7,000 Words in 10 Days
A new way to gather many words in a short time is being used to produce first-ever dictionaries in language groups, a key product of Bible translation and literacy programs.
Conceived by Ron Moe, a linguistics consultant with SIL International (Wycliffe’s key partner organization), Rapid Word Collection (RWC) is a brief two-week workshop that usually collects 7,000 words or more. It brings together diverse groups of mother-tongue speakers—men and women, seniors and young people.
RWC is based on the idea that humans organize words in their minds in a giant network of relationships, clustering them as groups around topics, called “semantic domains.” RWC workshops use a series of questionnaires, which prompt participants to note words in their language that are related to 1,800 different domains. In the household equipment domain, for example, questions are asked about objects used for various functions in the home.
In Burkina Faso, the Kaansa translation and literacy team (pictured above) surpassed its 7,000-plus word goal, thanks to several dozen participants in a 10-day workshop. The team hopes to offer printed copies of a completed dictionary at a ceremony to launch the Kaansa New Testament, tentatively planned for later this year. The Kaansa dictionary will help sustain the language, support the creation of literacy materials, and bridge generations as young people learn traditional terms and concepts.
Continuing on After Tragedy
The Wapishana New Testament project continues in Guyana, despite the tragic deaths of Wycliffe translators Richard and Charlene Hicks in 2005 (see story in Word Alive, Spring 2014). Faith Comes by Hearing, a partner organization of Wycliffe, has recorded the Wapishana New Testament in the South American nation. Before the recorded New Testament is distributed to Wapishana villages (such as those pictured above), people will be trained to lead Bible studies.
Kifuliiru Scriptures Embraced
As the team approaches the end of translating the Old Testament into Kifuliiru, it is encouraged by the impact Scriptures are already making among the 400,000 speakers.
The New Testament has been feeding the people since it was released in 2000 in the Democratic Republic of the Congo, Africa.
“Many are already saved through the Word of God transmitted in the language of the heart,” reports the team. “Especially our old people who do not understand other languages. We have young men doing open-air and one-to-one evangelism producing similar results.”
Church choirs everywhere are singing Kifuliiru hymns, the team adds.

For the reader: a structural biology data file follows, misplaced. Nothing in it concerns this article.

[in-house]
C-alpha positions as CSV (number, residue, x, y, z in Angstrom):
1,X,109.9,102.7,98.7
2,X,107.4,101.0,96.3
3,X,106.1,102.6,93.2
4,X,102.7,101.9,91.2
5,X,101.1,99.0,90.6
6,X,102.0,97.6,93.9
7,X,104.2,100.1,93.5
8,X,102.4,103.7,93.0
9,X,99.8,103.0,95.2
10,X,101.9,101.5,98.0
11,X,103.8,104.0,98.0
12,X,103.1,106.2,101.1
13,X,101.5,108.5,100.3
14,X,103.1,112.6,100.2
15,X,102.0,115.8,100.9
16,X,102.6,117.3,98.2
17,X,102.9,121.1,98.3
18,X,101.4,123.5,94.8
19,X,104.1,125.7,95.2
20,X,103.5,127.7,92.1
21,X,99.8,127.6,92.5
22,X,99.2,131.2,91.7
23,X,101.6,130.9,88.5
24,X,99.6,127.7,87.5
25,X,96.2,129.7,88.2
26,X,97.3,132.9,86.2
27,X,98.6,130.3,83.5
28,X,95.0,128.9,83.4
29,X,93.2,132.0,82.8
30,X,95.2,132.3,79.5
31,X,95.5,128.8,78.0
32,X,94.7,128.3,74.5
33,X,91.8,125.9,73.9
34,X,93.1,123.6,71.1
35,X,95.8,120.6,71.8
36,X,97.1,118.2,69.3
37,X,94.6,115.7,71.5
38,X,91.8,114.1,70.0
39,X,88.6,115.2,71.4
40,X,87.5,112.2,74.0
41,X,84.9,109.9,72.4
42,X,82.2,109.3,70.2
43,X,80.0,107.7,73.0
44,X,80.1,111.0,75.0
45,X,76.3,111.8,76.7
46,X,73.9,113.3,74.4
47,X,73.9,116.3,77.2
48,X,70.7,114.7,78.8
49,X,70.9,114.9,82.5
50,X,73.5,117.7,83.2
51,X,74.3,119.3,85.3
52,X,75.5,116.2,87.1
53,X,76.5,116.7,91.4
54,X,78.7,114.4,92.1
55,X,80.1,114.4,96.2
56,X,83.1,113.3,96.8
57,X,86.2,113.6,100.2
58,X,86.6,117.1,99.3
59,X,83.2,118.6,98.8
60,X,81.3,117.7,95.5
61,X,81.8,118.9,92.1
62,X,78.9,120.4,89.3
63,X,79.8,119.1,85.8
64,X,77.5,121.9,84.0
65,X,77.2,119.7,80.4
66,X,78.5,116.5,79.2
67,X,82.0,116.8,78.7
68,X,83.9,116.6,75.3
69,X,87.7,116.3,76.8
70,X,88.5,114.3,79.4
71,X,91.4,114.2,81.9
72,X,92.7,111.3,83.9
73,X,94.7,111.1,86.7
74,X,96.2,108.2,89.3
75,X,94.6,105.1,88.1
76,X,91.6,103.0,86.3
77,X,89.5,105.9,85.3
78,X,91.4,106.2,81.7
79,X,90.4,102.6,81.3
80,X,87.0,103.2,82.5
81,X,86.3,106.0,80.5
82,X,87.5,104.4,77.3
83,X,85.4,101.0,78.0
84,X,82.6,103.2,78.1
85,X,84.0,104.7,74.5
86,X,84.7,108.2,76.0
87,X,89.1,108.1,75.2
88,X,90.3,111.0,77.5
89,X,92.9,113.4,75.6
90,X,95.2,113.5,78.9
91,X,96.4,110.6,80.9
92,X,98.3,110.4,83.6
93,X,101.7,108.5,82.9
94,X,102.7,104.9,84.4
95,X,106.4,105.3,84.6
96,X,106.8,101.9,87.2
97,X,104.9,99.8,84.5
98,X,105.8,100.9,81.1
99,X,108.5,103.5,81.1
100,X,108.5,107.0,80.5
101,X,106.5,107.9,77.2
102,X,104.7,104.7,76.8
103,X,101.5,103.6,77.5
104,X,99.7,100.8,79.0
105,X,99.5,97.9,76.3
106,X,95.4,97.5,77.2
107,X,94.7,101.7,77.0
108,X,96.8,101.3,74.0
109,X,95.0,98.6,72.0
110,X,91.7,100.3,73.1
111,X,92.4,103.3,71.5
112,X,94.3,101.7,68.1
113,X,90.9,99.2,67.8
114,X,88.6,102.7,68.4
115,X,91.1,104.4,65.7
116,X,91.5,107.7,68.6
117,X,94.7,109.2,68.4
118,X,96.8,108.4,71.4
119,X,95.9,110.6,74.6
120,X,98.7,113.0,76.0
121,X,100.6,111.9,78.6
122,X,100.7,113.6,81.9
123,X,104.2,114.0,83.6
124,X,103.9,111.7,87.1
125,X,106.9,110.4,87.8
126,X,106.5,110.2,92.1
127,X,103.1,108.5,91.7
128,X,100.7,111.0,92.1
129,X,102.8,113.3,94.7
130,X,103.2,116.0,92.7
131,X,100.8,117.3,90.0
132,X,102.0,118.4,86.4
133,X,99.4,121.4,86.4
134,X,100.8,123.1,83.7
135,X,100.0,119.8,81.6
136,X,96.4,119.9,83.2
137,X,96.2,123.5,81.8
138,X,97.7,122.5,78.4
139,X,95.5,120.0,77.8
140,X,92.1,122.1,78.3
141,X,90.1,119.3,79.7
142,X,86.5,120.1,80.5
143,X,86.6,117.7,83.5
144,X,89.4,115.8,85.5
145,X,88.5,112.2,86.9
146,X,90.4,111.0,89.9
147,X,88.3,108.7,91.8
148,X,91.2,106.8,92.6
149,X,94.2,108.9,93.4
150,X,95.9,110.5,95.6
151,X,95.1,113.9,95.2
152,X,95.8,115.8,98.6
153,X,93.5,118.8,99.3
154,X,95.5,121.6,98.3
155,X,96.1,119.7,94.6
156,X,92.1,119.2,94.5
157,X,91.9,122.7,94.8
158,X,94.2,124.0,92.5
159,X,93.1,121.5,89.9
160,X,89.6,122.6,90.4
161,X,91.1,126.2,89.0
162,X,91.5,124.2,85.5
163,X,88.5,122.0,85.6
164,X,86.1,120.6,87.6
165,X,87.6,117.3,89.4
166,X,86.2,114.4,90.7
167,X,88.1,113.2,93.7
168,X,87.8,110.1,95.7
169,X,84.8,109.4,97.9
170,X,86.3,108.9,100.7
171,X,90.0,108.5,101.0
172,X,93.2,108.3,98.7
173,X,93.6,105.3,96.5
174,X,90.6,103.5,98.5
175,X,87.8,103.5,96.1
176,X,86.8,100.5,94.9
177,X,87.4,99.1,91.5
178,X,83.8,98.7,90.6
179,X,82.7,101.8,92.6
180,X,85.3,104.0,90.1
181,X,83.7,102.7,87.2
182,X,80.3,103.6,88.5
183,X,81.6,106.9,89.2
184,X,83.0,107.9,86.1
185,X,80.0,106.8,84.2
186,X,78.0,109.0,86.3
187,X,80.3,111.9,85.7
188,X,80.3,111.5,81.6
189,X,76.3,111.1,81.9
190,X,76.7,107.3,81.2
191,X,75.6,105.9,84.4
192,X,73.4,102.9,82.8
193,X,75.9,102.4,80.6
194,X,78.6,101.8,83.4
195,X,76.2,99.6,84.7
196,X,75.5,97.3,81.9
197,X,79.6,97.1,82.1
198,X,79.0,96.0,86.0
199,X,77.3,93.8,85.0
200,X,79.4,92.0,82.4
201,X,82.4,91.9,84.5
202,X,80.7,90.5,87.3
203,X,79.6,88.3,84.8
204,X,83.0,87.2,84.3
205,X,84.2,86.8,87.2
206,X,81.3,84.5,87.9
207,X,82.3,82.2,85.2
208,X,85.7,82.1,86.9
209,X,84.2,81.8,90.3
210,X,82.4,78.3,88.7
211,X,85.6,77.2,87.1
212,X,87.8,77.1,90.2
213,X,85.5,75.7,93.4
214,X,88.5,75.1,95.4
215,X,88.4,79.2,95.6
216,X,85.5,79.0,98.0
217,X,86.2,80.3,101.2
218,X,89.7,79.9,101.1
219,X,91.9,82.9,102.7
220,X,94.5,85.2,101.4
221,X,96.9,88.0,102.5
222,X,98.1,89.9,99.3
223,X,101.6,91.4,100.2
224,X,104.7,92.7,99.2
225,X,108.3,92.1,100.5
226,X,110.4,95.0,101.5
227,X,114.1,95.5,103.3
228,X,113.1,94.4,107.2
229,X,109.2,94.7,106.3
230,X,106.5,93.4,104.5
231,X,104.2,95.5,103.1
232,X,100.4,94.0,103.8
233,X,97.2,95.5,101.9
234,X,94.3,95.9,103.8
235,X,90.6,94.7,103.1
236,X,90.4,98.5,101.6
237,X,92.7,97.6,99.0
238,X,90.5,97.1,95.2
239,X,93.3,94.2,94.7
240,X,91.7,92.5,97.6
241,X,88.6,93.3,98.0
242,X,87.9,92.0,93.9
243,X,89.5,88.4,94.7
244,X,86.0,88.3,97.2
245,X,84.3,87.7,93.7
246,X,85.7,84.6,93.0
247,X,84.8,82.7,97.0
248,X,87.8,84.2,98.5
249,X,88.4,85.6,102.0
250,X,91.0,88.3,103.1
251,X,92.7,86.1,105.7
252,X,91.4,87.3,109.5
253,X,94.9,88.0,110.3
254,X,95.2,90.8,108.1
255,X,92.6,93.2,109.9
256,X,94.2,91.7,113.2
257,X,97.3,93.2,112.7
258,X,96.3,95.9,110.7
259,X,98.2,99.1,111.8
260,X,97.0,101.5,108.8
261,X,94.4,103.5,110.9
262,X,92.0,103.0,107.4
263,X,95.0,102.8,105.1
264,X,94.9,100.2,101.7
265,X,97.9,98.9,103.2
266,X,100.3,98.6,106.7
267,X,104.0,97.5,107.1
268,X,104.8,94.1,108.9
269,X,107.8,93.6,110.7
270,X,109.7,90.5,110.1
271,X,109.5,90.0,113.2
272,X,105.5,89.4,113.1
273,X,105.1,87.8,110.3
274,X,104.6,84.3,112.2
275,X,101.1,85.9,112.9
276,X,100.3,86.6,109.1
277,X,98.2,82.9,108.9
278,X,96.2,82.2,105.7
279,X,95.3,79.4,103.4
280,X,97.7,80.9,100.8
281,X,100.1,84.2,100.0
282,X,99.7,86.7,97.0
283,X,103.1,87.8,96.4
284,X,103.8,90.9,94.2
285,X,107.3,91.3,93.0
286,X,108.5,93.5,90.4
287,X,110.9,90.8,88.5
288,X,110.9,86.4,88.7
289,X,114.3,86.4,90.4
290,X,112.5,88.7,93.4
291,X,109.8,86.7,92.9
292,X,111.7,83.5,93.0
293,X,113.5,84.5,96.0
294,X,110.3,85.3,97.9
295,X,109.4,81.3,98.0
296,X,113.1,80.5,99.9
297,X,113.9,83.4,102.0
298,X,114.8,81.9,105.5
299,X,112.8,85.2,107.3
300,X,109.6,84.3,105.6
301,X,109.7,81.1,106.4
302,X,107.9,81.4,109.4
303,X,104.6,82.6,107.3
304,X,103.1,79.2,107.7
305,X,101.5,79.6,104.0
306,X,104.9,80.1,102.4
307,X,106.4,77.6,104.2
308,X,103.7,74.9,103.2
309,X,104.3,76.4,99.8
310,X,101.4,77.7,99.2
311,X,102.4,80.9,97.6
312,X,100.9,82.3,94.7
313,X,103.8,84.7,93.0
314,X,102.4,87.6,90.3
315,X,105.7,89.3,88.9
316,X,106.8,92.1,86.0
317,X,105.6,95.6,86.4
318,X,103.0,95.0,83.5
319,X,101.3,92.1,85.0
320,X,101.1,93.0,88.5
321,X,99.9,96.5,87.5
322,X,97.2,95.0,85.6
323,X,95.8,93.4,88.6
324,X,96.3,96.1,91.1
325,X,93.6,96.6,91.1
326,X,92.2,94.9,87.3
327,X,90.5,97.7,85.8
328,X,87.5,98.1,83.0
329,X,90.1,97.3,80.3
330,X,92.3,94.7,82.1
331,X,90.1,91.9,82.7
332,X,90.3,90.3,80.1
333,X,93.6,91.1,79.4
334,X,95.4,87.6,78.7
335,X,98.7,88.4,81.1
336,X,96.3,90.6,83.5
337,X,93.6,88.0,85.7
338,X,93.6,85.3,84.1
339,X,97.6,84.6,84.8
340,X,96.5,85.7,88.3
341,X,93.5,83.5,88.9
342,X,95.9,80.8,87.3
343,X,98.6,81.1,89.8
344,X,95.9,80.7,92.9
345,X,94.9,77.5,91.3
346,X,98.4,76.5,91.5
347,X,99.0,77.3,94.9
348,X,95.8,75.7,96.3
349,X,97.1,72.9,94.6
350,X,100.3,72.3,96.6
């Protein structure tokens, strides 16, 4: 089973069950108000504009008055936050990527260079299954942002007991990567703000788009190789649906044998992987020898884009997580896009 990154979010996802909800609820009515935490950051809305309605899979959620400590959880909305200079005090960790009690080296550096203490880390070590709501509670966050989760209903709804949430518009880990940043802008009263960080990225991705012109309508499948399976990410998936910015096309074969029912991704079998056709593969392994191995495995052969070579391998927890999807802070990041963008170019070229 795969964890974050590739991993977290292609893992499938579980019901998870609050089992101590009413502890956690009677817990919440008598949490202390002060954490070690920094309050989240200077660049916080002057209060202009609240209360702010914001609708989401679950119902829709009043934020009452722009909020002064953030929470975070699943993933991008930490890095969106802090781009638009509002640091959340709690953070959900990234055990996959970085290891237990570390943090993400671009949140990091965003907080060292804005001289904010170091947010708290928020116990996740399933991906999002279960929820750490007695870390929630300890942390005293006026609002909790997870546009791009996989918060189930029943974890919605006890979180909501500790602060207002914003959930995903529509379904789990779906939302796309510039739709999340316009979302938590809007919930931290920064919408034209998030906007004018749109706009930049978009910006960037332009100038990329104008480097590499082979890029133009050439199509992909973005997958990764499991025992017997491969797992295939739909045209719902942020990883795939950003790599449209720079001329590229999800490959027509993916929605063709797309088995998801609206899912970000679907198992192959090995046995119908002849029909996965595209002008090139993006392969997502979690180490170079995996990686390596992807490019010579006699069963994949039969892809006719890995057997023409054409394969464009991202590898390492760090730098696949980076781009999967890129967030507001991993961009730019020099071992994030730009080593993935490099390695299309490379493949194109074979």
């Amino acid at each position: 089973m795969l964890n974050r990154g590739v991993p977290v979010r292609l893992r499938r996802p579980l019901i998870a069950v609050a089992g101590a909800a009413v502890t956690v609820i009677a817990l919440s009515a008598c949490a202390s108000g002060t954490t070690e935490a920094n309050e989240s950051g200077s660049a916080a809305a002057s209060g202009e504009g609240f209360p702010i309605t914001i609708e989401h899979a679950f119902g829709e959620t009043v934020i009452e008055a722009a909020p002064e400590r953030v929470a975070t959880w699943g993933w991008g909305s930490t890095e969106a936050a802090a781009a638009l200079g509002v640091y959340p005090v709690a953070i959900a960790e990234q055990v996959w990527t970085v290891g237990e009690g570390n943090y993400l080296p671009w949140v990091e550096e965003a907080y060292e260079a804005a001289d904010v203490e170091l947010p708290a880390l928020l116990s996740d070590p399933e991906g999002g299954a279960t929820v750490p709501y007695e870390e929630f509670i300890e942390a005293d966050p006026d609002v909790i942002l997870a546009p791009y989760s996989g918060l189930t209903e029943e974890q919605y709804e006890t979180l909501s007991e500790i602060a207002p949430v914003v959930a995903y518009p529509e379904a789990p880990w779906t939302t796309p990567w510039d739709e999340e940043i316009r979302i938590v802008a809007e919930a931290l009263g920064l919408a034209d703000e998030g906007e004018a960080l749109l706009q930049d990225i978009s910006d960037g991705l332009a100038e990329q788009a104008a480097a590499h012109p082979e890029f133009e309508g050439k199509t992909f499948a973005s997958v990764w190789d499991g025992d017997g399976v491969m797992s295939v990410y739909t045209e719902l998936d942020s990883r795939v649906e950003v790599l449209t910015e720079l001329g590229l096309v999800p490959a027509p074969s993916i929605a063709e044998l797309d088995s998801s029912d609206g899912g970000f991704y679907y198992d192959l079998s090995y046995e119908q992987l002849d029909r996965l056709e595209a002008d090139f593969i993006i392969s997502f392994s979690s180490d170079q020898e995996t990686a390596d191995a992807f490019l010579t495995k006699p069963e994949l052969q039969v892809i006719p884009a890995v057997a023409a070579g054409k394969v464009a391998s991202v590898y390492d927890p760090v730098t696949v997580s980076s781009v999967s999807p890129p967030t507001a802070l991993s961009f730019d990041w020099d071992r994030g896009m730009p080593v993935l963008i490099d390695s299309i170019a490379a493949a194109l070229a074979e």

“Our language was in danger of being gobbled up by Swahili and French. Now it has life. Praise God!”
AIDS-awareness Book Gets Signed
As sign language Bible translation efforts for the Deaf around the world continue to grow, translation of other important materials is also advancing.
In Africa, for example, staff from Wycliffe Benin and the Global Sign Languages Team (GSLT) of SIL International (Wycliffe’s key partner agency) recently taught translation principles to Deaf translators from Benin and Togo (pictured, right). To gain hands-on experience at the workshop, participants translated Kande’s Story, a popular AIDS-awareness book created by SIL (see Word Alive, Summer 2012) for use among minority language groups.
The Deaf in the two African nations can understand each other well, but there are some important vocabulary differences. As key terms from Kande’s Story were translated at the workshop, it was discovered the Deaf in each country use a different sign for AIDS. In Togo, the Deaf use the generic word for “illness” and modify that sign with the hand shape indicating “s,” the first letter of the French term for AIDS (SIDA). The sign used in Benin is based on the international symbol for AIDS, a red ribbon.Since this term is central to the story, the group decided that two separate translations were needed.
It’s estimated that up to 400 sign languages are used by the Deaf throughout the world.
Hope at the Morgue
The New Testament in the Oku language ministered to hundreds of mourners at a morgue in Cameroon, Africa, recently. Following the local custom, they were waiting for the release of the body after a colleague of Wycliffe’s David Anderson lost his wife.
The Oku Scriptures were read by one of the women attending so others could listen and be encouraged. The woman had never read in her Oku language before but agreed to try.
“As we sat under the overhang outside the mortuary,” Anderson recalls, “she had her first literacy lesson in Oku.”
The woman began by reading 1 Corinthians 15:20, which in English says, “But in fact, Christ has been raised from the dead. He is the first of a great harvest of all who have died” (NLT). It was a great encouragement to the mourning Christians gathered around—a reminder of eternal hope in Christ.
The woman then read Revelation. 7:17: “For the Lamb on the throne will be their Shepherd. He will lead them to springs of life-giving water. And God will wipe every tear from their eyes” (NLT).
Finishing the verse, she said, “Reading this took away my tears.”